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Reducing Medicaid benefits or restricting eligibility would disproportionately affect nursing home stays of elderly blacks

Few elderly people covered by Medicaid have short-term recovery stays at nursing homes, which typically involve high-cost medical procedures that often are not reimbursed proportionally to nursing homes. Among elderly people, blacks are significantly less likely than whites to have recovery stays; Latinos are as likely as whites to have recovery stays. Both blacks and Latinos are as likely as whites to have terminal stays at nursing homes.

Medicaid coverage explains this difference because when it is taken into account, there is no significant difference in recovery stays between blacks and whites and still not much difference between Latinos and whites. Neither family income nor social support explained the observed racial differences in type of stay, according to a study supported jointly by the Agency for Healthcare Research and Quality and the National Institute on Aging (HS08034).

Since Medicaid coverage equalized recovery nursing home stays for blacks compared with whites, reductions in Medicaid benefits or restrictions in eligibility would negatively and disproportionately affect the nursing home stays of elderly blacks, conclude the researchers. They used data from the 1987 Institutional Population Component of the National Medical Expenditure Survey to identify factors that influenced the type of stay by various racial/ethnic groups. Recovery patients in general were less often poor and reliant on Medicaid and more often had private insurance in addition to Medicare.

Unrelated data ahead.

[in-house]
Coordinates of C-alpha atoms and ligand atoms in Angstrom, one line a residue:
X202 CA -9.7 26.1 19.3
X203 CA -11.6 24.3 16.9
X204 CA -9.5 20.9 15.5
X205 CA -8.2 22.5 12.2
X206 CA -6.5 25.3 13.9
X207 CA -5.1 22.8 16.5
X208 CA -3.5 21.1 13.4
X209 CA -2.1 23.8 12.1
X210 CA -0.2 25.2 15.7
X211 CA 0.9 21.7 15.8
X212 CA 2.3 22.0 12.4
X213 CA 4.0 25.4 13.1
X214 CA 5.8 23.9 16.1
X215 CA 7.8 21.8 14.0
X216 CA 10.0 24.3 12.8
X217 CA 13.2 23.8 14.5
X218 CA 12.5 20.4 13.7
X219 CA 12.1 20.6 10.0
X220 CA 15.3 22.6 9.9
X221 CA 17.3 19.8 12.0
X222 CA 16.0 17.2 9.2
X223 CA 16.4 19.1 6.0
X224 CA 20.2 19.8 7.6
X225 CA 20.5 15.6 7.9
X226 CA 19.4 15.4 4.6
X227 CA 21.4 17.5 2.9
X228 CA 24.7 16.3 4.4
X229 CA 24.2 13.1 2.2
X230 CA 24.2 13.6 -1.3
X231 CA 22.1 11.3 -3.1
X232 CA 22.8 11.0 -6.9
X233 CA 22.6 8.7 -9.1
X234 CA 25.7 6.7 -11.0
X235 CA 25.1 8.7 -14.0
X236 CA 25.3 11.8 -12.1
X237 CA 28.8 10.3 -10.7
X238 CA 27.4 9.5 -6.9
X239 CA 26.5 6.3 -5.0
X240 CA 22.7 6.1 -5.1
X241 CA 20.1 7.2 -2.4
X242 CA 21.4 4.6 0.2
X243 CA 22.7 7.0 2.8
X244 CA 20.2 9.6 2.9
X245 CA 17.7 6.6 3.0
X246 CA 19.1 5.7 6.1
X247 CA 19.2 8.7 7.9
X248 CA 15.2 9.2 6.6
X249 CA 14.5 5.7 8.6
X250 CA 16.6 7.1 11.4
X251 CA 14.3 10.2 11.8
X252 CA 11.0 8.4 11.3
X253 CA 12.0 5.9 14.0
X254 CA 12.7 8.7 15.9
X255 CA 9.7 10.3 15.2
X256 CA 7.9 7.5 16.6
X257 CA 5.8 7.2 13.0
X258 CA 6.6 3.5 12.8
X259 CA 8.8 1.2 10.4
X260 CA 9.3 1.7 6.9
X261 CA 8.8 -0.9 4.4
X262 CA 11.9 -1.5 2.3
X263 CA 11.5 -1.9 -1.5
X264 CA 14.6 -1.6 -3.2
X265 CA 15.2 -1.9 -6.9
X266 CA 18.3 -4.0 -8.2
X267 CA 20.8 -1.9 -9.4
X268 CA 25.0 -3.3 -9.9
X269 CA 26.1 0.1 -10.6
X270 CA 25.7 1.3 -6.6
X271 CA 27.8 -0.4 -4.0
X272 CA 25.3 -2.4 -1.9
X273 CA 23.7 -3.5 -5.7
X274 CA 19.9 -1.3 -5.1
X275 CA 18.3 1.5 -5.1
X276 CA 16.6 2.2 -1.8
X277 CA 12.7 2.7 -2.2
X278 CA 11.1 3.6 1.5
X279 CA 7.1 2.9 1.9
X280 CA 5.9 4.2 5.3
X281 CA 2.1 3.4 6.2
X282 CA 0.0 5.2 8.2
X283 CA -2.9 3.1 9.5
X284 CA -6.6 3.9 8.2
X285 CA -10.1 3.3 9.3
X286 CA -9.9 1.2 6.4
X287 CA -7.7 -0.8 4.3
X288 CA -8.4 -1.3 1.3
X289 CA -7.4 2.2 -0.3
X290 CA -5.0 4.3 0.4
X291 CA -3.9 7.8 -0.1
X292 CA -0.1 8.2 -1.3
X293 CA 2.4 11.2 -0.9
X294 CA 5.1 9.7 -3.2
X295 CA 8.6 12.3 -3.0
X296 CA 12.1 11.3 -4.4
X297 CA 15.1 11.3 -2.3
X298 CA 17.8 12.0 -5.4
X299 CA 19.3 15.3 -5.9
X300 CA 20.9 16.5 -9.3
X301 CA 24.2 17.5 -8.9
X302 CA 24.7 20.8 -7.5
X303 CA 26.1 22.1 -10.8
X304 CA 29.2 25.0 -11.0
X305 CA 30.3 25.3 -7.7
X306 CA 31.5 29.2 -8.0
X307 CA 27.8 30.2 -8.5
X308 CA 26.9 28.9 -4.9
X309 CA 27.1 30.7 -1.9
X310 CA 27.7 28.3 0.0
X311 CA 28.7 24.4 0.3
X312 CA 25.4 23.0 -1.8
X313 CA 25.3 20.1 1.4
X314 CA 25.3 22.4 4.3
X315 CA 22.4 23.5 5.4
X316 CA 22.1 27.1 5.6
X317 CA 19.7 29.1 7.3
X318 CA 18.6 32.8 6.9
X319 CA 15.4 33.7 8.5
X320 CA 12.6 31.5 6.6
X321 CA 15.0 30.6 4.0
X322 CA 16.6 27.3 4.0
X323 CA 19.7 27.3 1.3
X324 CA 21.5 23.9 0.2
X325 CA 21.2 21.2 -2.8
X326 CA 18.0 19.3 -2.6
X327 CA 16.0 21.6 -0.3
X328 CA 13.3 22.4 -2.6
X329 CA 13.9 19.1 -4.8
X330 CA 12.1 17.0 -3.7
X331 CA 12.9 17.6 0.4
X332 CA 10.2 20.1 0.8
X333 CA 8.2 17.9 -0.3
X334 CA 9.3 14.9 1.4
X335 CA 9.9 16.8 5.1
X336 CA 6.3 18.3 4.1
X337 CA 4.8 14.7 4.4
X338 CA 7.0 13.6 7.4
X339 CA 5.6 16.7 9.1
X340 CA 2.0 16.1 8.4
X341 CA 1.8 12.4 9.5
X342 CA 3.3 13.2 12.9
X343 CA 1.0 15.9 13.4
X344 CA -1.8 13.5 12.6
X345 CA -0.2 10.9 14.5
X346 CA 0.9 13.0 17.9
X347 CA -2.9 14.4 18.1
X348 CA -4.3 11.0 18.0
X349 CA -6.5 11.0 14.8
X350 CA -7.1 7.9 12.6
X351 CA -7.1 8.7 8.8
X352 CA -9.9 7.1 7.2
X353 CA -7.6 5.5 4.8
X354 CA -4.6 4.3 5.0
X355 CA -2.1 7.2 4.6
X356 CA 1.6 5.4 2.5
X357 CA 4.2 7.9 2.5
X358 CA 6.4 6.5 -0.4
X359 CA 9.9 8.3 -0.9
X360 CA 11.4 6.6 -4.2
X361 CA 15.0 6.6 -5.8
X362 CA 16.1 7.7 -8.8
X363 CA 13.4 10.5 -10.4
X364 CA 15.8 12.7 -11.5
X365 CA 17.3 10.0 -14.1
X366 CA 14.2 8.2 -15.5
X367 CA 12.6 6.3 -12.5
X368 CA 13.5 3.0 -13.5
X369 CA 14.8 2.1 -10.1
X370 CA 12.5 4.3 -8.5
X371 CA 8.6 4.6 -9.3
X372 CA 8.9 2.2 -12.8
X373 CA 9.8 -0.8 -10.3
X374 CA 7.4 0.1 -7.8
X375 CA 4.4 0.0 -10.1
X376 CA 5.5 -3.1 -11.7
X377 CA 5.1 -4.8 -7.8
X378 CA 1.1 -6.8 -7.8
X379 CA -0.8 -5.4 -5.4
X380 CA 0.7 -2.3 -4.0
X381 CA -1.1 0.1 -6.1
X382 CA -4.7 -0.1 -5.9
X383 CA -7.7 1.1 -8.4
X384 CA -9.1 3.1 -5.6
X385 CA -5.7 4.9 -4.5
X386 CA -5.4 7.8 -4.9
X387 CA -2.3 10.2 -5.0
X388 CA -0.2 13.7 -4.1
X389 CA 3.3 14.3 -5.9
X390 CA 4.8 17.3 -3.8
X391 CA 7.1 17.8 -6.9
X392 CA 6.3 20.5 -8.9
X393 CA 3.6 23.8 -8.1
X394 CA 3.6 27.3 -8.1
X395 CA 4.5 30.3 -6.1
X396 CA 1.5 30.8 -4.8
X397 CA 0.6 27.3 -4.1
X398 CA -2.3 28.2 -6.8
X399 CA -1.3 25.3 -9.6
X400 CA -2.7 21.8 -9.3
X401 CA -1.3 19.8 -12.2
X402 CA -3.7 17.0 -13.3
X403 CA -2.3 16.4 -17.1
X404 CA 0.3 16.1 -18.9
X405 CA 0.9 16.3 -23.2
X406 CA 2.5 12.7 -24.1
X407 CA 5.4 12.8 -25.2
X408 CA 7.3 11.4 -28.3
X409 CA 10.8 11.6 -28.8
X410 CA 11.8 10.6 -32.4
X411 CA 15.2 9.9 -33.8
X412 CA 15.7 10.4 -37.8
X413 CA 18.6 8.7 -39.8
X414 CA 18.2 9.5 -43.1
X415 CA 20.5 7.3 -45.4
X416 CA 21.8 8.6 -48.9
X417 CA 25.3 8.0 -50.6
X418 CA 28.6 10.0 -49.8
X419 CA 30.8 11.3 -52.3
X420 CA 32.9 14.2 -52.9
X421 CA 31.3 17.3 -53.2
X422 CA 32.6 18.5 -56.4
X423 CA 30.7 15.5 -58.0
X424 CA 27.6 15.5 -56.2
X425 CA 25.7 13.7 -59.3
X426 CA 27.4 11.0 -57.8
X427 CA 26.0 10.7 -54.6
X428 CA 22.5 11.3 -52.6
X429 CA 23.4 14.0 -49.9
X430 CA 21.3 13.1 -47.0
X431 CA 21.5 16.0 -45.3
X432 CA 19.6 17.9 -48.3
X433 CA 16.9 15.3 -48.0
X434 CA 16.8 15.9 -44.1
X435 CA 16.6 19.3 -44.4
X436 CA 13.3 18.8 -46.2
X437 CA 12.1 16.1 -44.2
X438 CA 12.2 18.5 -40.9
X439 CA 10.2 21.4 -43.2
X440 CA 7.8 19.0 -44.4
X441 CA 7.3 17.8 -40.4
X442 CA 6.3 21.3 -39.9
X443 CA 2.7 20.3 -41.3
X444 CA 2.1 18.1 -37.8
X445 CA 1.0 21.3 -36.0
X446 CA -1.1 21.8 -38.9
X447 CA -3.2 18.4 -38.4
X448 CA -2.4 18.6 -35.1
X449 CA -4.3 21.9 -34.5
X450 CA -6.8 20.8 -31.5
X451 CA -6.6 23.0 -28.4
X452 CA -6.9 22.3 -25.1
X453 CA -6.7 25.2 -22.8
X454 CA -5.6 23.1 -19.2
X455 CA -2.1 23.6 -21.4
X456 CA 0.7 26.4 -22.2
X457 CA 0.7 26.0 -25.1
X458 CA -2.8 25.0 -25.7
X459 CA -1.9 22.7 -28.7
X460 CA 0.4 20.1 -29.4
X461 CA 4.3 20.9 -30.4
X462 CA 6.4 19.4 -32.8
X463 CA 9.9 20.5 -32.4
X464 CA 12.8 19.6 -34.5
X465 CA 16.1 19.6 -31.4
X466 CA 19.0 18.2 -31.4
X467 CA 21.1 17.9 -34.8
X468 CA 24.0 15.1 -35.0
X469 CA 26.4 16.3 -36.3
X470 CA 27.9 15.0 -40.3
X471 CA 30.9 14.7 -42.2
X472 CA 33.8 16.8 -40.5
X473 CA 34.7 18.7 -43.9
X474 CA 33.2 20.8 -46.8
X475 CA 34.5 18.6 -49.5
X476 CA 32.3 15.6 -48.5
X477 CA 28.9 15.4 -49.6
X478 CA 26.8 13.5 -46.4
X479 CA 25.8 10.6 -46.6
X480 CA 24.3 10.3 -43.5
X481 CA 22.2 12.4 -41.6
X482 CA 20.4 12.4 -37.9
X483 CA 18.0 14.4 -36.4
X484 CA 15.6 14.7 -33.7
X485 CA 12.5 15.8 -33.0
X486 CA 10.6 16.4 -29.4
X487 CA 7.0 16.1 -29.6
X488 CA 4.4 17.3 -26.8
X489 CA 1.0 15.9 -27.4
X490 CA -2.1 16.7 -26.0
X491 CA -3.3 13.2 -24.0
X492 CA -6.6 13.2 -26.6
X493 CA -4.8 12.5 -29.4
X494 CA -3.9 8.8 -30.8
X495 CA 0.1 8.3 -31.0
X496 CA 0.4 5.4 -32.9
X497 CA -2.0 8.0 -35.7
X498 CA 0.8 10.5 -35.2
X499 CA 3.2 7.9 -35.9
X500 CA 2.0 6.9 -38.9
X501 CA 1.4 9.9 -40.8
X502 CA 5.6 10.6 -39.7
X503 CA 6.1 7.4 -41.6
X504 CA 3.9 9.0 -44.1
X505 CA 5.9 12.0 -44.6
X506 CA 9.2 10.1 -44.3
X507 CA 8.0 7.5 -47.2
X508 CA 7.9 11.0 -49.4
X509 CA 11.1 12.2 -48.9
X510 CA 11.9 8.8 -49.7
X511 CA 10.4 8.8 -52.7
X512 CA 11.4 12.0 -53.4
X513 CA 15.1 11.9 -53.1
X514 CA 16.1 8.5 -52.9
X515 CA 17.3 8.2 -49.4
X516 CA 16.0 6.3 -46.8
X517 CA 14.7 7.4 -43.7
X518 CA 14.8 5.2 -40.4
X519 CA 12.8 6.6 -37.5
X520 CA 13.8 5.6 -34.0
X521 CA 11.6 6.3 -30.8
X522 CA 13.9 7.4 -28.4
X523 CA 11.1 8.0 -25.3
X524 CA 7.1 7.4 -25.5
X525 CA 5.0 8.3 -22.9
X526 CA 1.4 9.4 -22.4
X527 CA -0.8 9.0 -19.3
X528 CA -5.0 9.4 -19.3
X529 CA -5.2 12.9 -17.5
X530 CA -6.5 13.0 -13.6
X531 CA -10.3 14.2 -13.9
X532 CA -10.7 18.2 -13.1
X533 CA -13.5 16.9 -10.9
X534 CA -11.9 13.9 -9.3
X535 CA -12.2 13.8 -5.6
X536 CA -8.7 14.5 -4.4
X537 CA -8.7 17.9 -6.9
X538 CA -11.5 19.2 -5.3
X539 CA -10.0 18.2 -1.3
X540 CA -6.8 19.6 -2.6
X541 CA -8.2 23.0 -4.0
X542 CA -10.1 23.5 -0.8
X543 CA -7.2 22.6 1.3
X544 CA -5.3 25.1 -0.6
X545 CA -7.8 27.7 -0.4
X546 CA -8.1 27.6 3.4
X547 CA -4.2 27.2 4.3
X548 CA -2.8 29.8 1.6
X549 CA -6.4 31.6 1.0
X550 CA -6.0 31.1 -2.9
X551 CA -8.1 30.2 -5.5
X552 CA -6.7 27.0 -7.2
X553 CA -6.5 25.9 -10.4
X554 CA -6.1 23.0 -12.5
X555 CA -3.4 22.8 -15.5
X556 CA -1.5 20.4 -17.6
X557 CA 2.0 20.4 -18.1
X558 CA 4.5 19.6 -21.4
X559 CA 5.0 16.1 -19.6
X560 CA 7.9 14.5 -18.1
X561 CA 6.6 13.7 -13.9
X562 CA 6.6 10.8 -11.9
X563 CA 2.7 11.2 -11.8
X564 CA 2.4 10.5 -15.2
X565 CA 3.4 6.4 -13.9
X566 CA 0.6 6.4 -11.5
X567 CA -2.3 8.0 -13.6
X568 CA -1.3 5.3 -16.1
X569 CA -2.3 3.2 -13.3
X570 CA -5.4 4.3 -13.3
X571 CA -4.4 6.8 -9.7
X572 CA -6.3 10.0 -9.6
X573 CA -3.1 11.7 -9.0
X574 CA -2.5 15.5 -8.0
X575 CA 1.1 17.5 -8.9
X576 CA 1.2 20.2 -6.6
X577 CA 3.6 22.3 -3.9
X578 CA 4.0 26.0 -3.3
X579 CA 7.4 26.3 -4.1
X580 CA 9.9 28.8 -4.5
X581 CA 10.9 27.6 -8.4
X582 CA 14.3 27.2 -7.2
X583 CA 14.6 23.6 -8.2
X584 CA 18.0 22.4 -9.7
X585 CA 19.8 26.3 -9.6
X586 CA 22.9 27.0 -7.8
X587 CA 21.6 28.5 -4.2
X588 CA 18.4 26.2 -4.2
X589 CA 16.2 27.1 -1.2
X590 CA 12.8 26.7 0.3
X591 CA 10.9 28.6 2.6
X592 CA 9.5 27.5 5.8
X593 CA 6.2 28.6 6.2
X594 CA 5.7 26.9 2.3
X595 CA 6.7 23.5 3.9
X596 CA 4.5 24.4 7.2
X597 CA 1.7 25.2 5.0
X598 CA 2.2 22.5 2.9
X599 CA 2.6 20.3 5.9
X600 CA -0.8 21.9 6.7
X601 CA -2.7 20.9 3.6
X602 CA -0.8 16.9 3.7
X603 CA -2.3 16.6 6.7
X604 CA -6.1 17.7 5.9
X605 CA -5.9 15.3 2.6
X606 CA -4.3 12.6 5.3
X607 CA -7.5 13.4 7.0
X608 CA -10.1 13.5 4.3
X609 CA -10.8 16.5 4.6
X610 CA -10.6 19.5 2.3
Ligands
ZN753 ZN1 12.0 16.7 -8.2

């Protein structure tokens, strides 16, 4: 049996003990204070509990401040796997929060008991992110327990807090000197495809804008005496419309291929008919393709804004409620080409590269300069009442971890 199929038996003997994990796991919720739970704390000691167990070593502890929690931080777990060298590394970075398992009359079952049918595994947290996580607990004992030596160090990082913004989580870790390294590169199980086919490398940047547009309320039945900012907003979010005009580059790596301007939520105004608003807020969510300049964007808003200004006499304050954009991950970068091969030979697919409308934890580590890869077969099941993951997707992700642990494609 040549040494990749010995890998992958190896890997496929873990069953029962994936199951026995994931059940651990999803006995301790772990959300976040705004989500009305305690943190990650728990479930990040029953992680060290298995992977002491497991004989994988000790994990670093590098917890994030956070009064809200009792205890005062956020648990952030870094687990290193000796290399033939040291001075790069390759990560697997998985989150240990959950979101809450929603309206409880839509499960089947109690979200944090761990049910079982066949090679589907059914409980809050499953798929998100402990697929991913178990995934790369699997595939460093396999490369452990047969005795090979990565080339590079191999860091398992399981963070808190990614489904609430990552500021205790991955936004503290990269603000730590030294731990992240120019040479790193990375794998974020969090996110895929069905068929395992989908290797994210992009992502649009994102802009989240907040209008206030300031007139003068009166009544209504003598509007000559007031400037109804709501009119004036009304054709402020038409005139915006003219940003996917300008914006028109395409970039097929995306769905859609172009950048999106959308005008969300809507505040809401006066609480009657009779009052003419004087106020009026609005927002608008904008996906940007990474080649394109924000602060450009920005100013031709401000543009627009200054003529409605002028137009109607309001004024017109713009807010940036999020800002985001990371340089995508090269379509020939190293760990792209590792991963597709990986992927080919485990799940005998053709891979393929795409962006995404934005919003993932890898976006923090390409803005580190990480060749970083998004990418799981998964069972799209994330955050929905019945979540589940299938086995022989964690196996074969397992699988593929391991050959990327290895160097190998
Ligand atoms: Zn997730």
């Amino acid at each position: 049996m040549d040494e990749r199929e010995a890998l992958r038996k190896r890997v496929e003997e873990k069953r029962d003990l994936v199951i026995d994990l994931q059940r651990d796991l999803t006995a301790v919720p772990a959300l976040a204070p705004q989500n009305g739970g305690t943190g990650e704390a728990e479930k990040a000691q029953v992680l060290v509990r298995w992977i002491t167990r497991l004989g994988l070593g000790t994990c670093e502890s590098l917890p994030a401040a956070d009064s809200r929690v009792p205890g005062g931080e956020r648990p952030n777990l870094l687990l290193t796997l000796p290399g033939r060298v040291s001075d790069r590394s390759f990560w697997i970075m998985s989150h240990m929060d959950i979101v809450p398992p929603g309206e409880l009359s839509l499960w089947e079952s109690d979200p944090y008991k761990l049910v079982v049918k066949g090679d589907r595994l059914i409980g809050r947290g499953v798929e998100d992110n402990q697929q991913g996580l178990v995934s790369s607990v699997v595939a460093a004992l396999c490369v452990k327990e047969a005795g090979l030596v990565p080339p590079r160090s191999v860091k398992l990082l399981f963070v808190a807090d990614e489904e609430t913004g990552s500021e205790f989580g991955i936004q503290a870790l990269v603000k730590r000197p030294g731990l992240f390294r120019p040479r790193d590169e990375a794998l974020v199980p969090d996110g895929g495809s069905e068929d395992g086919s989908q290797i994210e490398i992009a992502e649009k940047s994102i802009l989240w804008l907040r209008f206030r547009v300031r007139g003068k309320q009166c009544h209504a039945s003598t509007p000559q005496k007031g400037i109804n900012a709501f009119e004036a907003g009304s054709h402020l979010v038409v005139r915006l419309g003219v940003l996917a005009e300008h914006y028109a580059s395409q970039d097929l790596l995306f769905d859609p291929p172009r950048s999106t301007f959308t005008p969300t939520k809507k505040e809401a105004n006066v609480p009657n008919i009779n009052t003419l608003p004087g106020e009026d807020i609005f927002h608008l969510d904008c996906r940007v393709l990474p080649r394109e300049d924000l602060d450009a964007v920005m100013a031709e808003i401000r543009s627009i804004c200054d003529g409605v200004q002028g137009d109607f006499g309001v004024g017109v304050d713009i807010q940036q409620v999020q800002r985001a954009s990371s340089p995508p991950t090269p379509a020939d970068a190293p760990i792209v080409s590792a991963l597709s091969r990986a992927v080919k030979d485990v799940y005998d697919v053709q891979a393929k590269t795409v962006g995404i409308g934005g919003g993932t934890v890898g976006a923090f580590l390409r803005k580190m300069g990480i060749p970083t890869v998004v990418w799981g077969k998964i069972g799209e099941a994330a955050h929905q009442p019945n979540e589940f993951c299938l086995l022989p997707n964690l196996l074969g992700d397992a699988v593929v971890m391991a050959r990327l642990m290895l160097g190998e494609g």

All other factors being equal—such as health status and insurance—elderly blacks and Latinos were as likely as elderly whites to have recovery and terminal stays. Older individuals and females were more likely to have long stays, perhaps reflecting the frailty of the oldest of the old and the longer life expectancy of women. Those living in the West were the most likely to have recovery stays. Being poor did not affect type of stay in the presence of Medicaid coverage, while the existence of social support, such as children, reduced the likelihood of long-term stays. Of all the elderly, those covered by Medicaid prior to admission were 53 percent less likely to have recovery stays and 43 percent less likely to have terminal stays.

For details, see "Postadmission disparities in nursing home stays of whites and minority elderly," by Nadereh Pourat, Ph.D., Ronald Andersen, Ph.D., and Steven Wallace, Ph.D., in the Journal of Health Care for the Poor and Underserved 12(3), pp. 352-366.

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